He latched onto Dorsey as an assistant in 2014 and was promoted to head coach in 2019. The Dons won only three games the season before and interest in football at the school was consistently dwindling, Johnson said. Then, three months after he was hired, the coronavirus pandemic struck, and the California Interscholastic Federation, the state’s regulatory body for high school sports, eventually canceled the championships for fall sports.
As conditions improved, the state adopted a shortened football season for spring 2021, but Dorsey opted out. Johnson Johnson said the short timeline would have made it difficult to cobble together a team and adequately train, which also could have led to injuries. also could have led to injuries.
“I feel like I wasn’t able to put my print on these kids,” Johnson, 34, said. “If I were to rush it in and get this started then, it would have gotten out of whack.”
At the July team meeting, Johnson and the athletes knew they needed to recruit. Javaun Lewis, a freshman running back, was particularly worried about the slim corps of offensive lineman. He and other players reached out to friends in their immediate circle and others who they felt could be swayed. But he did not beg.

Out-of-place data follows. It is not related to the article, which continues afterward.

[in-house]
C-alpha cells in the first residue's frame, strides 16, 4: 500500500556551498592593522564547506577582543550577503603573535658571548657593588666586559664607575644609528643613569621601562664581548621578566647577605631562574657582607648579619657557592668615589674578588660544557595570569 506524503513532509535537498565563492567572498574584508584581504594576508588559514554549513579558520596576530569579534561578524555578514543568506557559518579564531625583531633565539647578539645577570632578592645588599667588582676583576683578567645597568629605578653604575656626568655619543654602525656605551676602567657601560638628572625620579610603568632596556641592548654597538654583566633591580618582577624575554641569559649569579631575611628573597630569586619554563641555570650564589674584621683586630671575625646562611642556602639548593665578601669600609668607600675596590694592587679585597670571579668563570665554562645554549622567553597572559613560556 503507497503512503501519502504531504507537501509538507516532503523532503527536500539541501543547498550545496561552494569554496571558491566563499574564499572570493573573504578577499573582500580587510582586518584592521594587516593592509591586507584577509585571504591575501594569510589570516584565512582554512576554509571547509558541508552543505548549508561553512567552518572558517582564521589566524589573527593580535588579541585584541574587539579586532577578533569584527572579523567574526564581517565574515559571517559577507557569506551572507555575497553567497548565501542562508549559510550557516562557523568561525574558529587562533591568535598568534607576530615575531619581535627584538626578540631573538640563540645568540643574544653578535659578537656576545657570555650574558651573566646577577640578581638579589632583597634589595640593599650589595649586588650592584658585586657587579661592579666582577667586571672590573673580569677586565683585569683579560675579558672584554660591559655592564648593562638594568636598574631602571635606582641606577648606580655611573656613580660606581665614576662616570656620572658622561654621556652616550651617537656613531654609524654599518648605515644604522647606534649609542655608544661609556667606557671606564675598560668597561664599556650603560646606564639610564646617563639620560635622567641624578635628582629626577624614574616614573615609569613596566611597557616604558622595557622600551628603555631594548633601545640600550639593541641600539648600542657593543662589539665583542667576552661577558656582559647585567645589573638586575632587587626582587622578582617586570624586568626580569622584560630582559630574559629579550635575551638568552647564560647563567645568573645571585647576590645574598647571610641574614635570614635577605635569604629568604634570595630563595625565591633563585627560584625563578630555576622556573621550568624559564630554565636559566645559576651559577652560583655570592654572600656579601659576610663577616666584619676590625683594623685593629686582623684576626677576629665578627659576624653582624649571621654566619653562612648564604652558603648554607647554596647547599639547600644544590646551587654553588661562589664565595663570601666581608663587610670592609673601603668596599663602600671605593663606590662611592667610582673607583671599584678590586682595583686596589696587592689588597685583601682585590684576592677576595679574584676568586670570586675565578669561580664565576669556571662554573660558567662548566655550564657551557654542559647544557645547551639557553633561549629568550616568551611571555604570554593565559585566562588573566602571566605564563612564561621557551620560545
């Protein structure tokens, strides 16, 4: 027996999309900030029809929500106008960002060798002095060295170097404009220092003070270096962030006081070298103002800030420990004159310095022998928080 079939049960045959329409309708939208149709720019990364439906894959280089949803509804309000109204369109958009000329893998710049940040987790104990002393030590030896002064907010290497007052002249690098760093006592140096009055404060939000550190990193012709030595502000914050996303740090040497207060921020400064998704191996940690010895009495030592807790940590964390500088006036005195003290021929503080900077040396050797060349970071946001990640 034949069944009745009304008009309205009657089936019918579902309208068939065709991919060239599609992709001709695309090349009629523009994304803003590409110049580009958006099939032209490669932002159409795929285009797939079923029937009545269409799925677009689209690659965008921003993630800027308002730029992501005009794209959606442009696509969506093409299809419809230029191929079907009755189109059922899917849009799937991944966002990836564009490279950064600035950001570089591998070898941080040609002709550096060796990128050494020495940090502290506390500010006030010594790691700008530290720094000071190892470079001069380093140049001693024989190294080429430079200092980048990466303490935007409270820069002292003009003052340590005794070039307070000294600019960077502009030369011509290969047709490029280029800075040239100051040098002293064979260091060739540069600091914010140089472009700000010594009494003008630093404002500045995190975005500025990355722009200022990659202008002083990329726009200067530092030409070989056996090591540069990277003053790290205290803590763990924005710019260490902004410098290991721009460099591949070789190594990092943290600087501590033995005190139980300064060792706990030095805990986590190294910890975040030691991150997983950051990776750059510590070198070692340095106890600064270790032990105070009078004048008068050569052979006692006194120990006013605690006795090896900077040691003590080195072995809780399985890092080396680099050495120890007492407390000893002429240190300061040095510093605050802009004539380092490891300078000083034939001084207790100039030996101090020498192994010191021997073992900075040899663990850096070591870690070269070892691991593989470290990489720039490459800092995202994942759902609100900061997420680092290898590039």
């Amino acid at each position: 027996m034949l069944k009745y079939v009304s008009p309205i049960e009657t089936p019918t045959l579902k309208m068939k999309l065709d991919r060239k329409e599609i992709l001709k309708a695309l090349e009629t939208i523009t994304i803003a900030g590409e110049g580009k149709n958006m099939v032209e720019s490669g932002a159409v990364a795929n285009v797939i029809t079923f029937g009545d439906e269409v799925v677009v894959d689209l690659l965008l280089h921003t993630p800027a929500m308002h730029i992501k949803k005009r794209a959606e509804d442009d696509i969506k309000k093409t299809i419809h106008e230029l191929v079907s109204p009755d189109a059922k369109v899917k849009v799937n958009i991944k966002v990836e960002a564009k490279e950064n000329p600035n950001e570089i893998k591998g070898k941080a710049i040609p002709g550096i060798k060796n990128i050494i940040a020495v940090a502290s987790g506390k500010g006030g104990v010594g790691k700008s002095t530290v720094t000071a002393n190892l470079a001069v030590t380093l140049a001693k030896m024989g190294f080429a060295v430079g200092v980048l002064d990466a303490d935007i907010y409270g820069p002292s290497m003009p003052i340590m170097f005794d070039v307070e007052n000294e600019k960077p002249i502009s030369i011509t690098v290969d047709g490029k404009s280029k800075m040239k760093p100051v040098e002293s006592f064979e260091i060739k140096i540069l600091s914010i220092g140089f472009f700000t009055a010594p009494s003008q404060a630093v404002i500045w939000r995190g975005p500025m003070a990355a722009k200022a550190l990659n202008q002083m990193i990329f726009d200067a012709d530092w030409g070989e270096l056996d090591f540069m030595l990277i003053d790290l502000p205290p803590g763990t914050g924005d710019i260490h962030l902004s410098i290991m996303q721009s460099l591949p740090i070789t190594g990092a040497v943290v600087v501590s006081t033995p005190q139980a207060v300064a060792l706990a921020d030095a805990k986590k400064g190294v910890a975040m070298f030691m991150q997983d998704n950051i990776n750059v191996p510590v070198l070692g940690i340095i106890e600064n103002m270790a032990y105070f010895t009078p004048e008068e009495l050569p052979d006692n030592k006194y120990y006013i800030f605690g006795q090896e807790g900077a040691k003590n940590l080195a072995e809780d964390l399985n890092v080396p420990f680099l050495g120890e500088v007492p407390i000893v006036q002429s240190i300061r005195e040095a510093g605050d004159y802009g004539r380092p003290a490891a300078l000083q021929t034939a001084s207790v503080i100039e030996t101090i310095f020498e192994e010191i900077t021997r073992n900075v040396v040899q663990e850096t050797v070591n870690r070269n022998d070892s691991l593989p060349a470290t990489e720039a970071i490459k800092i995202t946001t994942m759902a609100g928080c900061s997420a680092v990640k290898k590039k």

“I just really focused on being myself,” Lewis said of his recruiting pitch. “I didn’t have too much time to chase after people.”
The roster swelled as the school year inched closer, but Dorsey could not play in the season’s first game because the school did not have enough nurses to handle players’ physical exams and conduct Covid rtesting. After that hiccup, the Dons completed the season. The play at times was sloppy — against Crenshaw high, Dorsey’s main rival, the teams fumbled a combined eight times — but the Dons finished with a 10-3 record.
“It should only go up from here,” Lewis, 15, said. “From where we began until now, that was a strong start.”